by Marc Whalen, Vice President of Sales, Enterprise Incident Management at Qognify

Over the past month, it has become very clear that the impact of a Global pandemic was something most organizations and industries were unprepared to manage. That of course, is the very nature of emergencies. They often catch us unaware and unsure of how to respond. Depending on the scope of your organization and systems, it can be difficult to coordinate responses in real-time. The longer it takes to make and implement critical decisions, the higher the risk of disrupting business continuity. This especially applies to highly regulated environments, where even the slightest breach of policies or procedures can lead to the inefficient deployment of staff, costly disruptions to your operations and potential penalties.
With the dramatic and sudden reduction of on-site security, safety and operational staff at critical locations such as airports, mass transit, financial and critical infrastructure sites, the need to leverage technology becomes even more vital. Even with limited resources, organizations still need to monitor, validate and dispatch the proper personnel efficiently during real-time during incidents.
As global governments and organizations evaluate what will be required to reopen their economies, it is uncertain what will be required to bring employees and customers back to their facilities. However, what is becoming clear is this will require the implementation of new technologies, policies, procedures and anticipated regulations. This may also include the ability to monitor, track, respond, and report in real-time, to ensure the safety and security of employees and the general public. With so much change ahead, is your organization prepared for the next decisive moment?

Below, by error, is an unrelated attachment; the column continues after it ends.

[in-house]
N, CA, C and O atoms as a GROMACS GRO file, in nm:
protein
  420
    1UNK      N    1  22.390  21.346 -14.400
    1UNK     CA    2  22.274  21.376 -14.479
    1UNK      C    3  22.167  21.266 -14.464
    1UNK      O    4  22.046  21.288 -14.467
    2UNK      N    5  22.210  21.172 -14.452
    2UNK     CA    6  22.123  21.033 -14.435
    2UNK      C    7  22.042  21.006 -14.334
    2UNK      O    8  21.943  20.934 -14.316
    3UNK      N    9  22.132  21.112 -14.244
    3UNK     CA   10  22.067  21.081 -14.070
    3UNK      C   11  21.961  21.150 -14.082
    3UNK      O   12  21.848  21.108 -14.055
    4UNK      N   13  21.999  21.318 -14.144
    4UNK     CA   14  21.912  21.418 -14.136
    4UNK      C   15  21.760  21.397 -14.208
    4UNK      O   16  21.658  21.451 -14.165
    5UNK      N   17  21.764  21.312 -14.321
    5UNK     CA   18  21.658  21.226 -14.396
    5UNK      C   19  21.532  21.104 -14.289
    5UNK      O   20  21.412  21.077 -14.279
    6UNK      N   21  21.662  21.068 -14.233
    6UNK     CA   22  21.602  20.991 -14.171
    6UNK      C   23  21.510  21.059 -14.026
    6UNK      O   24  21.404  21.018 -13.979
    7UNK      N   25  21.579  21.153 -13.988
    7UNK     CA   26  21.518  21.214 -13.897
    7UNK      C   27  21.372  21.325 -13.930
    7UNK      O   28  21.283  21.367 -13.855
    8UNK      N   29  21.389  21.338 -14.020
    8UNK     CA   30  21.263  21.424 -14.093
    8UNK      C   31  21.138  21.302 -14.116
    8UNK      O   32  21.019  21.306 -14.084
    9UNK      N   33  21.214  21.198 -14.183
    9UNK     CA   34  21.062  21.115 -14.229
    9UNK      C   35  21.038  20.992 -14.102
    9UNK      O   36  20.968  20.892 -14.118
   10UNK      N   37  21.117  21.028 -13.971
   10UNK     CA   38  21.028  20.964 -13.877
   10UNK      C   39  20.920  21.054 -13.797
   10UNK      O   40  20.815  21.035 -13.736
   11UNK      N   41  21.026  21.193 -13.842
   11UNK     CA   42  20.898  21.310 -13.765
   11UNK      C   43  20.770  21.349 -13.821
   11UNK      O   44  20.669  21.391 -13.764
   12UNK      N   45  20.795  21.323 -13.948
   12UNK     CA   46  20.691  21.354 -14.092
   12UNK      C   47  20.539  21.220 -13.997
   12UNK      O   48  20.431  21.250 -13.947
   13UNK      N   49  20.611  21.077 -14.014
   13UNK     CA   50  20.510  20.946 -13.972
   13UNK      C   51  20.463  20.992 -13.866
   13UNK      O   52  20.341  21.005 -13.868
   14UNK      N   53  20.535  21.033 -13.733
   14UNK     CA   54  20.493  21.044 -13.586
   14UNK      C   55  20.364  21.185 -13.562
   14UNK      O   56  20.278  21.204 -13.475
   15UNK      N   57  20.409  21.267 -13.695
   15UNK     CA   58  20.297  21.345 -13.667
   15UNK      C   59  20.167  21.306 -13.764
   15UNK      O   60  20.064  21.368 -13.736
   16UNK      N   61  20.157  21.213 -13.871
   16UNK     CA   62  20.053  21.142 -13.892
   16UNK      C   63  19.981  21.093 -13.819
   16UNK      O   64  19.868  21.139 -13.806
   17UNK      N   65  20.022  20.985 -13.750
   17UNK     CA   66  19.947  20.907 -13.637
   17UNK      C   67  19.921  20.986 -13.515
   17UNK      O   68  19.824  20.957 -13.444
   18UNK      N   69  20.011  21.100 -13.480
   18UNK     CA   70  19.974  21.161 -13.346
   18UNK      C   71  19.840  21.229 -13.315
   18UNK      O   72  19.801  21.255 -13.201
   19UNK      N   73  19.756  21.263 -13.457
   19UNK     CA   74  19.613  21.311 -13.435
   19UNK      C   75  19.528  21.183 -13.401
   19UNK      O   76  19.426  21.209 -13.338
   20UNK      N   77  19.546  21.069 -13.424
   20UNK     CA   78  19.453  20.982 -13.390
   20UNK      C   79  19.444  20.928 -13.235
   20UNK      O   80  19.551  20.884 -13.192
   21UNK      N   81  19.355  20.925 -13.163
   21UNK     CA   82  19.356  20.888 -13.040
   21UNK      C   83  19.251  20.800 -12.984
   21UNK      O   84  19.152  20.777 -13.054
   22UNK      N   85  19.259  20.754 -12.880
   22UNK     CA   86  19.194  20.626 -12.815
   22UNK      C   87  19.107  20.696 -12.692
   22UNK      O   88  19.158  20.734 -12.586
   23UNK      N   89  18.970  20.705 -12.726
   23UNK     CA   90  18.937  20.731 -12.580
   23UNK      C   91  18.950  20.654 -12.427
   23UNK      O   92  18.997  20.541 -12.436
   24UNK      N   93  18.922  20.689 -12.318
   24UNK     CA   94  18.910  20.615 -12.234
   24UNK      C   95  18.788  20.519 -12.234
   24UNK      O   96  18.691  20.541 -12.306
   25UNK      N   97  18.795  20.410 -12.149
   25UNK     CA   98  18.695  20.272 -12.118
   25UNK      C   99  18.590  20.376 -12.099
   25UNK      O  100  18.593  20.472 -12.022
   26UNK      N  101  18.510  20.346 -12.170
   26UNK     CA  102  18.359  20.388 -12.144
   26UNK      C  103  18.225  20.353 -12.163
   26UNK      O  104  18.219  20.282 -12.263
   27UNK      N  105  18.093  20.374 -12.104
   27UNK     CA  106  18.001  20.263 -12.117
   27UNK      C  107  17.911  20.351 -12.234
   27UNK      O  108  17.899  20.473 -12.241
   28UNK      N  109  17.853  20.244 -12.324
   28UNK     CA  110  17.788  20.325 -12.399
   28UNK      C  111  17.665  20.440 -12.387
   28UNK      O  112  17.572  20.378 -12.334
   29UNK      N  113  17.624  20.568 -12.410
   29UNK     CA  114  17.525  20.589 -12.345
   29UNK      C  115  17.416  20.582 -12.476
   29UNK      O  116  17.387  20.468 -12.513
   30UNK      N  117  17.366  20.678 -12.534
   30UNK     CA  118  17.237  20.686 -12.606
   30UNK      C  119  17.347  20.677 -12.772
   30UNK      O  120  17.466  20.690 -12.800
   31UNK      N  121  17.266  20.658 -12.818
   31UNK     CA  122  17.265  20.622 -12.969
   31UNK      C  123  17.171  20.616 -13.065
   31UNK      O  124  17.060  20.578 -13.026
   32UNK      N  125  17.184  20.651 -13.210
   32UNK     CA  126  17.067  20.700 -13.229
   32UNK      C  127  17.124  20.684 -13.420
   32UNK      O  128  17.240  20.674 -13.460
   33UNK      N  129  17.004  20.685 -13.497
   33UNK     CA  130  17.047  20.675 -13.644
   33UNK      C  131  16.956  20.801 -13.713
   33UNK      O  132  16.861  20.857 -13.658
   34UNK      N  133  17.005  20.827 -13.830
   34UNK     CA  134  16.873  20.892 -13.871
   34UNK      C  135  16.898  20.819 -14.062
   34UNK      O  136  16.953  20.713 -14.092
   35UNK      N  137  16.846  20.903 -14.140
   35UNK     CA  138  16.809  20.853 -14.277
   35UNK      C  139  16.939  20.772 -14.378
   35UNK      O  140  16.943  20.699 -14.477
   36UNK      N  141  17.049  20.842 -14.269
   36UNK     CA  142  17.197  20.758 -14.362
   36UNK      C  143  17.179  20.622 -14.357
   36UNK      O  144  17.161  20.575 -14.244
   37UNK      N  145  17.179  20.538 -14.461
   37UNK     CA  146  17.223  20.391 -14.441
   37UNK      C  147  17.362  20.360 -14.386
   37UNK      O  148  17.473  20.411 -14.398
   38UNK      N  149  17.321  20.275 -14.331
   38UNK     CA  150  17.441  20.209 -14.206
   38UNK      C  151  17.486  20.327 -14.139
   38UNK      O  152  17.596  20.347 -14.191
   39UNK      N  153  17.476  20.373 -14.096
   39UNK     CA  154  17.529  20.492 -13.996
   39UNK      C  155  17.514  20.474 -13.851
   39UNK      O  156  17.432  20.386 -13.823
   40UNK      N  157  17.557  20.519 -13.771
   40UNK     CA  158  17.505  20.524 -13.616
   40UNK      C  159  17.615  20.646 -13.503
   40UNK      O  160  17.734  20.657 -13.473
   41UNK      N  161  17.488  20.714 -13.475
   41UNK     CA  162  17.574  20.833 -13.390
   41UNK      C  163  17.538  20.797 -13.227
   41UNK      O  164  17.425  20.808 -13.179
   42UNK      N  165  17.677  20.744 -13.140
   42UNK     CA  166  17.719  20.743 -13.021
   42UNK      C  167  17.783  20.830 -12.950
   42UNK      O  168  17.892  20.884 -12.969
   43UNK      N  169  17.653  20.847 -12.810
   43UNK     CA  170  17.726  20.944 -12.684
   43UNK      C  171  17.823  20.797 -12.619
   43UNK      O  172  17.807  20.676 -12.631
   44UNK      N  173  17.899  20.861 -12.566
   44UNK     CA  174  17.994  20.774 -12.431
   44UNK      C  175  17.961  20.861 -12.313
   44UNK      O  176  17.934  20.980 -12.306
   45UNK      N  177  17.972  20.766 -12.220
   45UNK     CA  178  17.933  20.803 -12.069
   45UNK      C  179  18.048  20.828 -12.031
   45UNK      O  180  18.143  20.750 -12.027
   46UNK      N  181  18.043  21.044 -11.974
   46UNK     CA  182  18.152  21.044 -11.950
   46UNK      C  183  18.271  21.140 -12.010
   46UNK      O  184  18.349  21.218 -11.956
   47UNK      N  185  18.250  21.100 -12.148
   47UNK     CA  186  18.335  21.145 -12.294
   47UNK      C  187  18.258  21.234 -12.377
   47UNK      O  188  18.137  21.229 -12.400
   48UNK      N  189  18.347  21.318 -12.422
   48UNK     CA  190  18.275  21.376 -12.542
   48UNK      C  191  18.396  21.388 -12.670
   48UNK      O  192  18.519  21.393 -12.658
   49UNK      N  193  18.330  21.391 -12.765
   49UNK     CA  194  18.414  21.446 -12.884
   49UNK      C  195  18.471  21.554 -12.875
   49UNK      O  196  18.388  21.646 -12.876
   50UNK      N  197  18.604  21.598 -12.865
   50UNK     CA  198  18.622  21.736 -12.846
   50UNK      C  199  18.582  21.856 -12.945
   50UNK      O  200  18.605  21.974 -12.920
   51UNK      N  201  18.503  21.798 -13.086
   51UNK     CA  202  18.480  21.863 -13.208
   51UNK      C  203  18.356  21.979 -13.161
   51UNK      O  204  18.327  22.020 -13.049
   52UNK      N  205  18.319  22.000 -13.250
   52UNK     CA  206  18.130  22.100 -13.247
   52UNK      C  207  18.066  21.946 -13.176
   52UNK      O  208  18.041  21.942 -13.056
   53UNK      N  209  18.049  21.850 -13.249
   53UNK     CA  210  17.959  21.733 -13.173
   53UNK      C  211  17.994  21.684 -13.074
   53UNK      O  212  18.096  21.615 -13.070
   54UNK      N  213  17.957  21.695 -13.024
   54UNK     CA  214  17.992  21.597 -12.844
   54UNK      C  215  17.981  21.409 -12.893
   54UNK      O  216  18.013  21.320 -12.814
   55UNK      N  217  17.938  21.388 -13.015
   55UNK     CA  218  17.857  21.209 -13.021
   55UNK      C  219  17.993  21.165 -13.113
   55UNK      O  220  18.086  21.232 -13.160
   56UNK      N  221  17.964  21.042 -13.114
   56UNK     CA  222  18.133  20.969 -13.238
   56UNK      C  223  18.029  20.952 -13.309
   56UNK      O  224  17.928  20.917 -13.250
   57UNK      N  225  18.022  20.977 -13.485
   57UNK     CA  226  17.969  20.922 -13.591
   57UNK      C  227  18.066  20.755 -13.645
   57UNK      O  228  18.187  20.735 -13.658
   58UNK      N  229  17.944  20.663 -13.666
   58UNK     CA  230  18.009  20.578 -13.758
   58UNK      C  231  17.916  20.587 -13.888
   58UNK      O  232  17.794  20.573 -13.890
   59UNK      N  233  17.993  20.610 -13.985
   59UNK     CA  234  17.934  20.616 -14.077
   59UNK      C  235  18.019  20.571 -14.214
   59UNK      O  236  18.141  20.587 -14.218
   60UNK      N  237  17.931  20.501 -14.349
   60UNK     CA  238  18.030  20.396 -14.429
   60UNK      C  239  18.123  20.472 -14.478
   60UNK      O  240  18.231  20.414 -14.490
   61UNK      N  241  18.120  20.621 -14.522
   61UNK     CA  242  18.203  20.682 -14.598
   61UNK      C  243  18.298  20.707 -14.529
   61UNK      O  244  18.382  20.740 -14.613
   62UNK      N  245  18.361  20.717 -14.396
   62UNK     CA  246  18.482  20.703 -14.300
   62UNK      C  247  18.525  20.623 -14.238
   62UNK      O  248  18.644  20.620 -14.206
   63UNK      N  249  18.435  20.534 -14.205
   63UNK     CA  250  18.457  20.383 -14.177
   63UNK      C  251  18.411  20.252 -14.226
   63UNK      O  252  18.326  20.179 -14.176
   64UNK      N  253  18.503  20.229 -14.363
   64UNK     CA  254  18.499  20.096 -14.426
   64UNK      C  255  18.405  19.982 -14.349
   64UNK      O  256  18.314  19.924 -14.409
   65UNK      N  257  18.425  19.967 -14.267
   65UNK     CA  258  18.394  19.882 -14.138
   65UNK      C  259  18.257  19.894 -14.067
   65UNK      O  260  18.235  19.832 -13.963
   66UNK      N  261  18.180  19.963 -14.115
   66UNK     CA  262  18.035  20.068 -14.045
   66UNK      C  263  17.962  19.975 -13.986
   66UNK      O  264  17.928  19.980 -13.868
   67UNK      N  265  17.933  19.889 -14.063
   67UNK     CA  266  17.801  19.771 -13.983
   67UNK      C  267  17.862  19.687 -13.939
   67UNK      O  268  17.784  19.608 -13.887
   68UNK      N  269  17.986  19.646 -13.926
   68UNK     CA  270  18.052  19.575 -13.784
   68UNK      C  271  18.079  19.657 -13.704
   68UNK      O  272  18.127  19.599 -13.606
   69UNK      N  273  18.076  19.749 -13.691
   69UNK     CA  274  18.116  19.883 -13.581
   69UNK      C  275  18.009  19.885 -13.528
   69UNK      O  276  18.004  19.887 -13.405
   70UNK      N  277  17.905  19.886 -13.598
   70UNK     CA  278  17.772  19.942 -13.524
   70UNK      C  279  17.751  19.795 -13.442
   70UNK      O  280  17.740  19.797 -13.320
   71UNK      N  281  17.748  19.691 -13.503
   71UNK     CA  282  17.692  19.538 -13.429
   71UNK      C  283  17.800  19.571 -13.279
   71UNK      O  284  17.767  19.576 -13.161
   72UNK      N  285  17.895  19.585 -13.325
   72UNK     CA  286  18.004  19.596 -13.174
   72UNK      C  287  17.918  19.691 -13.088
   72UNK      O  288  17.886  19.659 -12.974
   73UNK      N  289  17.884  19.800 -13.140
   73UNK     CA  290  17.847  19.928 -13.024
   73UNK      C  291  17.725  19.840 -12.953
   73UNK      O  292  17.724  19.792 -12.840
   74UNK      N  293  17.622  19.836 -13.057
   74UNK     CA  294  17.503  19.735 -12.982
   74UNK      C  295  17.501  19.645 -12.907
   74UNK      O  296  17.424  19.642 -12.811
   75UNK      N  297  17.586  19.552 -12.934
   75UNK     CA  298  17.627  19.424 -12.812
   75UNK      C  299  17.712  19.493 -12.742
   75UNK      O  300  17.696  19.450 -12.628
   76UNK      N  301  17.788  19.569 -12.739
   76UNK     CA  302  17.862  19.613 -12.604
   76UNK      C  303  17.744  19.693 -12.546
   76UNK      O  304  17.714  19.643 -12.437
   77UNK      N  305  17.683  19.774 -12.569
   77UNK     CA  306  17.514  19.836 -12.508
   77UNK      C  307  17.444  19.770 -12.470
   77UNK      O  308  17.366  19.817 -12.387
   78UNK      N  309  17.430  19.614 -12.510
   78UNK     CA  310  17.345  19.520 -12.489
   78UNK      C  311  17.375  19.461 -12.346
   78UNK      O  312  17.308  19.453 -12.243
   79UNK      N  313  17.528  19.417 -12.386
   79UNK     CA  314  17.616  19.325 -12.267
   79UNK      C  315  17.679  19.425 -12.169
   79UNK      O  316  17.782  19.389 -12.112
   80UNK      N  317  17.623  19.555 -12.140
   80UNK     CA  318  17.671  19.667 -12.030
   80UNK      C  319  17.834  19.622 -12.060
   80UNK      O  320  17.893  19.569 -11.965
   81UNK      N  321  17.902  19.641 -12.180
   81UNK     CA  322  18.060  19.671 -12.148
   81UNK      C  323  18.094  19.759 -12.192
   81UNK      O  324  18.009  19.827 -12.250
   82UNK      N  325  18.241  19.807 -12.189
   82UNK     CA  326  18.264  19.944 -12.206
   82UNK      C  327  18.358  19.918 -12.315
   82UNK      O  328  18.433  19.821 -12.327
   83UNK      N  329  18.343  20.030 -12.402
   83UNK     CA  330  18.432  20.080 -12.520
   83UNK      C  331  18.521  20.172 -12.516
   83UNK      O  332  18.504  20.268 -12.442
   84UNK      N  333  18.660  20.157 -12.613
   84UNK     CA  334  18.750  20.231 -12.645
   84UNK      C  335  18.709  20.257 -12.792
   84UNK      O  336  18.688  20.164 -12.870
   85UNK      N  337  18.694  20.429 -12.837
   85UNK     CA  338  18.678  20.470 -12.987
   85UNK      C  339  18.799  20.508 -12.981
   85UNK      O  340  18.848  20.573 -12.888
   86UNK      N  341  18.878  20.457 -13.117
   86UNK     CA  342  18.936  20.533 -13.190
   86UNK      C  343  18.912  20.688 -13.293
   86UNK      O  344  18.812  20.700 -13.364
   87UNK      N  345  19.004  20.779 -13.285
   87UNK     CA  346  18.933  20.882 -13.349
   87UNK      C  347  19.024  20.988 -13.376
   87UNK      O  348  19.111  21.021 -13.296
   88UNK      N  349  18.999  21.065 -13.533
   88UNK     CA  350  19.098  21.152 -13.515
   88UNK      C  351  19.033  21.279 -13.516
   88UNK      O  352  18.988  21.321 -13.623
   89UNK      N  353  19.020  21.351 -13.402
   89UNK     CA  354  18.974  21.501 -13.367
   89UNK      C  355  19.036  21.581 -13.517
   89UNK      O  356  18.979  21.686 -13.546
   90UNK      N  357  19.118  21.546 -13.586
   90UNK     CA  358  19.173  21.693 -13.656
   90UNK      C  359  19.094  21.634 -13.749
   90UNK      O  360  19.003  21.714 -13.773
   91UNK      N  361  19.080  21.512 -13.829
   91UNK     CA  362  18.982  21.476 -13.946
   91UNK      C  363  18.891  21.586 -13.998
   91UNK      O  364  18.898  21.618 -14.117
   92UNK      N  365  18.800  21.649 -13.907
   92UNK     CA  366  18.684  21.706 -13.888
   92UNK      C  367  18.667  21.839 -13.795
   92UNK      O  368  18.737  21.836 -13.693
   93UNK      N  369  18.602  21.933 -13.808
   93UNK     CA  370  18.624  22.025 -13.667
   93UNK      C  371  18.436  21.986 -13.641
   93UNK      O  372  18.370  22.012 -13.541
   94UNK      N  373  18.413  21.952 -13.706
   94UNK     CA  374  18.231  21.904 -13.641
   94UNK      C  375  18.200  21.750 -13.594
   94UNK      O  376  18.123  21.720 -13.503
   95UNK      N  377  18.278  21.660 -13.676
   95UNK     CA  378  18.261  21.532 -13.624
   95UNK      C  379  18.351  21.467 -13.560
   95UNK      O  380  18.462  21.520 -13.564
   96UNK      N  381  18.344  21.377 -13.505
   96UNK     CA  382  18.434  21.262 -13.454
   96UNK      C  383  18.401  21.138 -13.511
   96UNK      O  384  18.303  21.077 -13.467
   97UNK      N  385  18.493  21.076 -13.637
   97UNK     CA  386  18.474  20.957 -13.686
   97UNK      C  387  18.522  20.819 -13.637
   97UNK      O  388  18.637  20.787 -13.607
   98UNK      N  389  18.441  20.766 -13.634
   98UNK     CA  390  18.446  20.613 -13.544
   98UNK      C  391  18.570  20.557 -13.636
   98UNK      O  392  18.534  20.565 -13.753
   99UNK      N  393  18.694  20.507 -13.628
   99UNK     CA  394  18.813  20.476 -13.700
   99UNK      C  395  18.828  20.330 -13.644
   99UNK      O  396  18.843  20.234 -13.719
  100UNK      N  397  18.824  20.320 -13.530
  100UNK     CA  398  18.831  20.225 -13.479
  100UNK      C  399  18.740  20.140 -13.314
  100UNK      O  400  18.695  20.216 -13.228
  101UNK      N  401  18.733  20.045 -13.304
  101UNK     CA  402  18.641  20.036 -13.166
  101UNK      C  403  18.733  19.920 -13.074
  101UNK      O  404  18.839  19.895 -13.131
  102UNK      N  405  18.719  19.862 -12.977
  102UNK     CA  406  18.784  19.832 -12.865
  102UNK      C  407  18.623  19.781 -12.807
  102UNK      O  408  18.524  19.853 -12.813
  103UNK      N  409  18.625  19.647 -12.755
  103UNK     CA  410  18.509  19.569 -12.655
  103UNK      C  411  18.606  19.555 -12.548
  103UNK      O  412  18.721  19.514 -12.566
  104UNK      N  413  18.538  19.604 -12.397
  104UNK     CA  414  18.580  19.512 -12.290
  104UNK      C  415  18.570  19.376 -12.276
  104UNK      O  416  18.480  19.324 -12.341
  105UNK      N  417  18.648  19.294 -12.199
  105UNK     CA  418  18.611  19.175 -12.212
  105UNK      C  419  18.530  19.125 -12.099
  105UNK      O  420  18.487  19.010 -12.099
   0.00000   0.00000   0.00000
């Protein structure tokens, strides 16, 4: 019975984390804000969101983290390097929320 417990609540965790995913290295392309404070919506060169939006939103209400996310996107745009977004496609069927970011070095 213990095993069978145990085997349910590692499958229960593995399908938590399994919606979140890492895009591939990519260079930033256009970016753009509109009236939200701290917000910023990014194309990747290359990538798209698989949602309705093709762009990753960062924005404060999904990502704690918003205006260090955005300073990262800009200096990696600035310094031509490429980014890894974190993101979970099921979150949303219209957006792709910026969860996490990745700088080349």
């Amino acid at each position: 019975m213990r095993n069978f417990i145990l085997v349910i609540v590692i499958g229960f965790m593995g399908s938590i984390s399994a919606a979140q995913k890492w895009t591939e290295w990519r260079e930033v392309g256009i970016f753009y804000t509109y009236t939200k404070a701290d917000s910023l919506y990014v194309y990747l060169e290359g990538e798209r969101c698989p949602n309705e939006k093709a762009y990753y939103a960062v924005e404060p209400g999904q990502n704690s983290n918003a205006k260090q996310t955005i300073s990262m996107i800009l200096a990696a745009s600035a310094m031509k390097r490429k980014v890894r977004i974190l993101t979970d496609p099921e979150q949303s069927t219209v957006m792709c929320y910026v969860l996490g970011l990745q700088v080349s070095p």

With the right plans and systems in place, you can position your organization to leverage available personnel to respond efficiently and effectively during times of crisis and ensure the premium outcomes you need.
Here are a few questions you should be asking as you look to improve or put your incident management protocols:

  1. 1. Is your system providing you with a true incident view?

Connecting systems can provide you with situational awareness to allow you to see what and where something is happening. However, without proper logic and process rules, simply connecting all your systems will only lead to information overload. When an incident occurs, it is key to have a solid informational basis to assess its severity to decide the appropriate next step. The most effective systems will correlate the data from a large number of sensors and third-party data sources and help facilitate decisions. Utilizing an advanced logic and correlation engine will filter out the noise and bring forth only the relevant data, so you have the information you need to proceed with decisive pre-planned and coordinated actions.

  1. 2. Do you have the ability to guarantee an outcome with policies, procedures and regulations — every time?

A truly effective enterprise-wide incident management system will provide you with workflows that automatically adapt to the incident at hand. Deploying these workflows quickly allows your organization to successfully enforce procedures and also ensures compliance with regulations. Depending on the complexity of your policies you may need to develop an easily deployable or equally complex workflow that captures the incident data in the correct format. This sort of rapid adaptability results in faster response times, quicker incident resolution and more comprehensive reporting. These processes can make the difference in how quickly an incident escalates and its ultimate impact on the organization.

  1. 3. Can you avoid the next incident?

Unfortunately, we cannot completely avoid incidents or a crisis such as the COVID-19 pandemic, but organizations can become better at identifying the trends and leading indicators to get ahead and possibly minimize the impact. You can do this by leveraging a platform that collects and stores vast amounts of data, filters and performs historical analysis and creates the logical algorithms to identify the patterns leading to specific incidents. This kind of operational intelligence will help your organization to move from being completely reactive to a more proactive posture to improve safety, security and operations.

“A safe organization effectively resolves incidents but smart organizations avoid them.”
Marc Whalen, Vice President of Sales, Enterprise Incident Management